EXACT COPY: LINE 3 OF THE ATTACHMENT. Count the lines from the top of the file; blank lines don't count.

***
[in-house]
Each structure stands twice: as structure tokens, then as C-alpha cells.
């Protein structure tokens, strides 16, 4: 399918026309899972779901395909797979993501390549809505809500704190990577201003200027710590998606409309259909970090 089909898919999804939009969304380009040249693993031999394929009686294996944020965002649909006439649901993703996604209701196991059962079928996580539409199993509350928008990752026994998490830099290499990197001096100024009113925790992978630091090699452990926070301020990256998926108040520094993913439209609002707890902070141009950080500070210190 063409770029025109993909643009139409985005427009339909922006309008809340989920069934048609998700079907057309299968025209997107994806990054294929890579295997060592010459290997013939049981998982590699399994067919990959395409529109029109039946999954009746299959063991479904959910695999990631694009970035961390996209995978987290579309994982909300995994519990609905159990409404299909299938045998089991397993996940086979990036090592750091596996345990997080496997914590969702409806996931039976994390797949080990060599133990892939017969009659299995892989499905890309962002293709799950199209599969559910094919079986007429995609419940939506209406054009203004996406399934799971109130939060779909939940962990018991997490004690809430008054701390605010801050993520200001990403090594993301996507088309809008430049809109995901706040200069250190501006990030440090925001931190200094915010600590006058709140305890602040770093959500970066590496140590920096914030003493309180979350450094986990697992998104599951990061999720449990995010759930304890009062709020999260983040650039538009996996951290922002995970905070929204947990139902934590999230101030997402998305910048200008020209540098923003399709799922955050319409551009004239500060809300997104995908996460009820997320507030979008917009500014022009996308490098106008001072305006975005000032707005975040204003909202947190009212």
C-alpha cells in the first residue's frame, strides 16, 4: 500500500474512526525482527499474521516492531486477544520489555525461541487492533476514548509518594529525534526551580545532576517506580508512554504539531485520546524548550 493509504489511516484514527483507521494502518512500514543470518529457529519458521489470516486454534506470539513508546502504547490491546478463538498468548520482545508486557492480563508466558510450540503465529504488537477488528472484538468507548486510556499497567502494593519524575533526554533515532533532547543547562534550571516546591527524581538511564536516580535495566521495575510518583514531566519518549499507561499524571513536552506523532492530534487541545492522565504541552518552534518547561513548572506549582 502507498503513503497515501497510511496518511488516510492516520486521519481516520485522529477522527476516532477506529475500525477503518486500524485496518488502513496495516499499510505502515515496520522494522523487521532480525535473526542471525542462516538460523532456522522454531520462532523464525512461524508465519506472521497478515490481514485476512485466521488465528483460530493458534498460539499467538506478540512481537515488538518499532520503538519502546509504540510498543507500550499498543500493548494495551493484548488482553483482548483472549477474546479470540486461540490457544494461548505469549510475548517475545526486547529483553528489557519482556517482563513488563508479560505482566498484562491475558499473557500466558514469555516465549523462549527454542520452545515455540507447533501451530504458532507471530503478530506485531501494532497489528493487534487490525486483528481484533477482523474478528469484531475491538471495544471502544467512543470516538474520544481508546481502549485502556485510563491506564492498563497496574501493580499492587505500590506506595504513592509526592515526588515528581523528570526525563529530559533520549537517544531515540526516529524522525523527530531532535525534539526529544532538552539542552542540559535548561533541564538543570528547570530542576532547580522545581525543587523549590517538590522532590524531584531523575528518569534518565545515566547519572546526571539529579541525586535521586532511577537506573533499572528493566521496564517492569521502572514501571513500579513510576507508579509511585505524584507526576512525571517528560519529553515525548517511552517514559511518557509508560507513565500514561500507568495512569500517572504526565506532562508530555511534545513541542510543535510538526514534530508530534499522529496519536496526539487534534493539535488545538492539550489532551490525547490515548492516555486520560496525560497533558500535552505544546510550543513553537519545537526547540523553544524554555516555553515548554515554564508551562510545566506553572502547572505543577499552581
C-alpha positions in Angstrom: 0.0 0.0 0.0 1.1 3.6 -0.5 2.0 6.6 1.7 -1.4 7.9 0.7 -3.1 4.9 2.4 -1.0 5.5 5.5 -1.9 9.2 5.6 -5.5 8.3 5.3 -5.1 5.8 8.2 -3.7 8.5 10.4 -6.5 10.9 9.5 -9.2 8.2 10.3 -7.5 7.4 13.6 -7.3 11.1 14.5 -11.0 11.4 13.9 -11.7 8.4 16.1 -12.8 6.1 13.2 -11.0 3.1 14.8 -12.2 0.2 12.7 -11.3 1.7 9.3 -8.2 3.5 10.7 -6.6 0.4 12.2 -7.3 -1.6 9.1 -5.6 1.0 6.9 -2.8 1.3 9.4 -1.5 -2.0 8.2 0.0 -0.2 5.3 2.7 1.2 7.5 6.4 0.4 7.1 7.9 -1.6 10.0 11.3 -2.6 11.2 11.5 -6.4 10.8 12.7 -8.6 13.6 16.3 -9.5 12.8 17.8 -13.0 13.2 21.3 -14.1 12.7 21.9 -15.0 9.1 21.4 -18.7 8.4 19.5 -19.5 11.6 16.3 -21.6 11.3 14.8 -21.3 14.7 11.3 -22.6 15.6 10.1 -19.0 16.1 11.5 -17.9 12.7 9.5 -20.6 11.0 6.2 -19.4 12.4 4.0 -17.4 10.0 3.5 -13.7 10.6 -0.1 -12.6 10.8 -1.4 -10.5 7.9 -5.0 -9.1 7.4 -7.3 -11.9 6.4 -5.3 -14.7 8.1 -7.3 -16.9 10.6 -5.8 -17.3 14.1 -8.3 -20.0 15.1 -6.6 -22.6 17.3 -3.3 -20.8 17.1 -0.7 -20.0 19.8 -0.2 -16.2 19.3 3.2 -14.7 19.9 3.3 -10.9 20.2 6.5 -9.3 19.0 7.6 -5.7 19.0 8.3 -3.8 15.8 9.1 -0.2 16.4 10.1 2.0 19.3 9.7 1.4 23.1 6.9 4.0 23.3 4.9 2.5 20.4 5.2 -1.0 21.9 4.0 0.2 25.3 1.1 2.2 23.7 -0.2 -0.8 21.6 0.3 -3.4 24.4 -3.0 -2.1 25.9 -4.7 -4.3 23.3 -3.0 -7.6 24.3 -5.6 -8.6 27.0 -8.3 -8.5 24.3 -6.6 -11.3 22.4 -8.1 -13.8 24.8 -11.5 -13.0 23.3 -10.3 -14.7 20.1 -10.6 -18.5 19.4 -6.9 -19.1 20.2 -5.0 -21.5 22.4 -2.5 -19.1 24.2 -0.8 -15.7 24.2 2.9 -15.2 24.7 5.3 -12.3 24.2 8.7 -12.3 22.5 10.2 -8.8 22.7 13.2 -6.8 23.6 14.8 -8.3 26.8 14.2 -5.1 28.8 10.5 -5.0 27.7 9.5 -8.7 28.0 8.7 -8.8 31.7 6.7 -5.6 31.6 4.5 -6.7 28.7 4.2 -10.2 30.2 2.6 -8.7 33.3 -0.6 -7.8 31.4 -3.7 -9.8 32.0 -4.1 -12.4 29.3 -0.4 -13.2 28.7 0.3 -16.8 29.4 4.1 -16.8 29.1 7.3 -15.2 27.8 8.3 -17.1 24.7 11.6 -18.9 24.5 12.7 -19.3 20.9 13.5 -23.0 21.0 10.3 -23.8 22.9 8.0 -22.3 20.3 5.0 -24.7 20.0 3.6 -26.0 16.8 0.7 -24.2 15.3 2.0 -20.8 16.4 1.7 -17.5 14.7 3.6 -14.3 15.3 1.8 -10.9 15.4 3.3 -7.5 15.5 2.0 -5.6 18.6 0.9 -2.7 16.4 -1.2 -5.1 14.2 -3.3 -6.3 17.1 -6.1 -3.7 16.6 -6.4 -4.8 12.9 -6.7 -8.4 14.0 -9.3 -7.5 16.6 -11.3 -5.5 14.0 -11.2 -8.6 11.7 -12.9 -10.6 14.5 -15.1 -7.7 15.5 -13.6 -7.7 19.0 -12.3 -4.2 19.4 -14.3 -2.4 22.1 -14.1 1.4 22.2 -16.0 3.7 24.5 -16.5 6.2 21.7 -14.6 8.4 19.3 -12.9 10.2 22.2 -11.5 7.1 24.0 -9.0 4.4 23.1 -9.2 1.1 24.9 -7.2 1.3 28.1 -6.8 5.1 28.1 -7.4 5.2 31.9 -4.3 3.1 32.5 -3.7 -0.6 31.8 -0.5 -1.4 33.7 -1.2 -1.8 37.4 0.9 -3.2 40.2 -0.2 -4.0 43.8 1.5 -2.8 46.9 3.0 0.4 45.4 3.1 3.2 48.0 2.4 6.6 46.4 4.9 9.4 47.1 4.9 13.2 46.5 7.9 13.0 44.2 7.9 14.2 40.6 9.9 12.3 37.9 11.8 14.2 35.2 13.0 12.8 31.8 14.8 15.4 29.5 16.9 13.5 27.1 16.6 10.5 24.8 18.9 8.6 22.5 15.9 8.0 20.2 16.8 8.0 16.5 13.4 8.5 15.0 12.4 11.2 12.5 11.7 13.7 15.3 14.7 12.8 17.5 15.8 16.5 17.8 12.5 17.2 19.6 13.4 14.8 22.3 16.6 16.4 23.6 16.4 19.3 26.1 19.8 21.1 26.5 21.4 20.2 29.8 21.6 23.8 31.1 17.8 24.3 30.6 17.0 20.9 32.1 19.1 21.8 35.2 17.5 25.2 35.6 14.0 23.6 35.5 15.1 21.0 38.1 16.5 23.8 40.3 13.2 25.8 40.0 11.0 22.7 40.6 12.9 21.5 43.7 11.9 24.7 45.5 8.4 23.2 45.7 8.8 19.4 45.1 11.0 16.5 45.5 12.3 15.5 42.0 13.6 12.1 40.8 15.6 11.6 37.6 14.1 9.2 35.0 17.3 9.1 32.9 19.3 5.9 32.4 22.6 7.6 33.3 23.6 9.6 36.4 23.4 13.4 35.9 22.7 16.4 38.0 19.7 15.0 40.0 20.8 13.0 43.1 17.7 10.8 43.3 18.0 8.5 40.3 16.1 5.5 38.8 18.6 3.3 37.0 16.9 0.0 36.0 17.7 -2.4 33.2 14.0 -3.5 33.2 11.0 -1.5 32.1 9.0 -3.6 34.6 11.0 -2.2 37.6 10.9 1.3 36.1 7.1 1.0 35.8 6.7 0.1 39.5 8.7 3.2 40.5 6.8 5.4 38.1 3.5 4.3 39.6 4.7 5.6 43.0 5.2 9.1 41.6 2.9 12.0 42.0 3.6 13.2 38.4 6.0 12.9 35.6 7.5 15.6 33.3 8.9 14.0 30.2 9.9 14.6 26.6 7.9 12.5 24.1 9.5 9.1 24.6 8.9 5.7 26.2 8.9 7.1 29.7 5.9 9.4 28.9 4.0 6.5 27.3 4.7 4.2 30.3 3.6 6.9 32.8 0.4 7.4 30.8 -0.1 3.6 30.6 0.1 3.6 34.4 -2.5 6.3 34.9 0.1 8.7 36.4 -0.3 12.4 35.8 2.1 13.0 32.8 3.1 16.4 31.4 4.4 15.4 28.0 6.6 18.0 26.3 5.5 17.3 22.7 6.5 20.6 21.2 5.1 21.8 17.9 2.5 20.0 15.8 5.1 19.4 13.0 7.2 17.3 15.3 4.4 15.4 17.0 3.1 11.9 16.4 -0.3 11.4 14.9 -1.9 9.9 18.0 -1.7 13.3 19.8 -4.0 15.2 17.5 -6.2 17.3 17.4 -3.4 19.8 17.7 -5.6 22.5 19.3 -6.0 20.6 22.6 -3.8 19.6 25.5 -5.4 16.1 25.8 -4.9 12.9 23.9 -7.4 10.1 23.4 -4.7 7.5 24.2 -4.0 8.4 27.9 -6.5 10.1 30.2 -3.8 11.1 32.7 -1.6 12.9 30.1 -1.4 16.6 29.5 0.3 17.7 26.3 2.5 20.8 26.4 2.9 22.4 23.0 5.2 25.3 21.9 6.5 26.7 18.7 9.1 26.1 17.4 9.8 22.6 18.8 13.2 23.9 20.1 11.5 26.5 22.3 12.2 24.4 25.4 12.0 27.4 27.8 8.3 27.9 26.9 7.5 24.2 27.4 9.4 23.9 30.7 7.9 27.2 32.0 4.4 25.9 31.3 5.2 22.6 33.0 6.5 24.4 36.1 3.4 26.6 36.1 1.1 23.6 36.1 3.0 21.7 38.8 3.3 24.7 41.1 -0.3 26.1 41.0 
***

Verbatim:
């Protein structure tokens, strides 16, 4: 399918026309899972779901395909797979993501390549809505809500704190990577201003200027710590998606409309259909970090 089909898919999804939009969304380009040249693993031999394929009686294996944020965002649909006439649901993703996604209701196991059962079928996580539409199993509350928008990752026994998490830099290499990197001096100024009113925790992978630091090699452990926070301020990256998926108040520094993913439209609002707890902070141009950080500070210190 063409770029025109993909643009139409985005427009339909922006309008809340989920069934048609998700079907057309299968025209997107994806990054294929890579295997060592010459290997013939049981998982590699399994067919990959395409529109029109039946999954009746299959063991479904959910695999990631694009970035961390996209995978987290579309994982909300995994519990609905159990409404299909299938045998089991397993996940086979990036090592750091596996345990997080496997914590969702409806996931039976994390797949080990060599133990892939017969009659299995892989499905890309962002293709799950199209599969559910094919079986007429995609419940939506209406054009203004996406399934799971109130939060779909939940962990018991997490004690809430008054701390605010801050993520200001990403090594993301996507088309809008430049809109995901706040200069250190501006990030440090925001931190200094915010600590006058709140305890602040770093959500970066590496140590920096914030003493309180979350450094986990697992998104599951990061999720449990995010759930304890009062709020999260983040650039538009996996951290922002995970905070929204947990139902934590999230101030997402998305910048200008020209540098923003399709799922955050319409551009004239500060809300997104995908996460009820997320507030979008917009500014022009996308490098106008001072305006975005000032707005975040204003909202947190009212």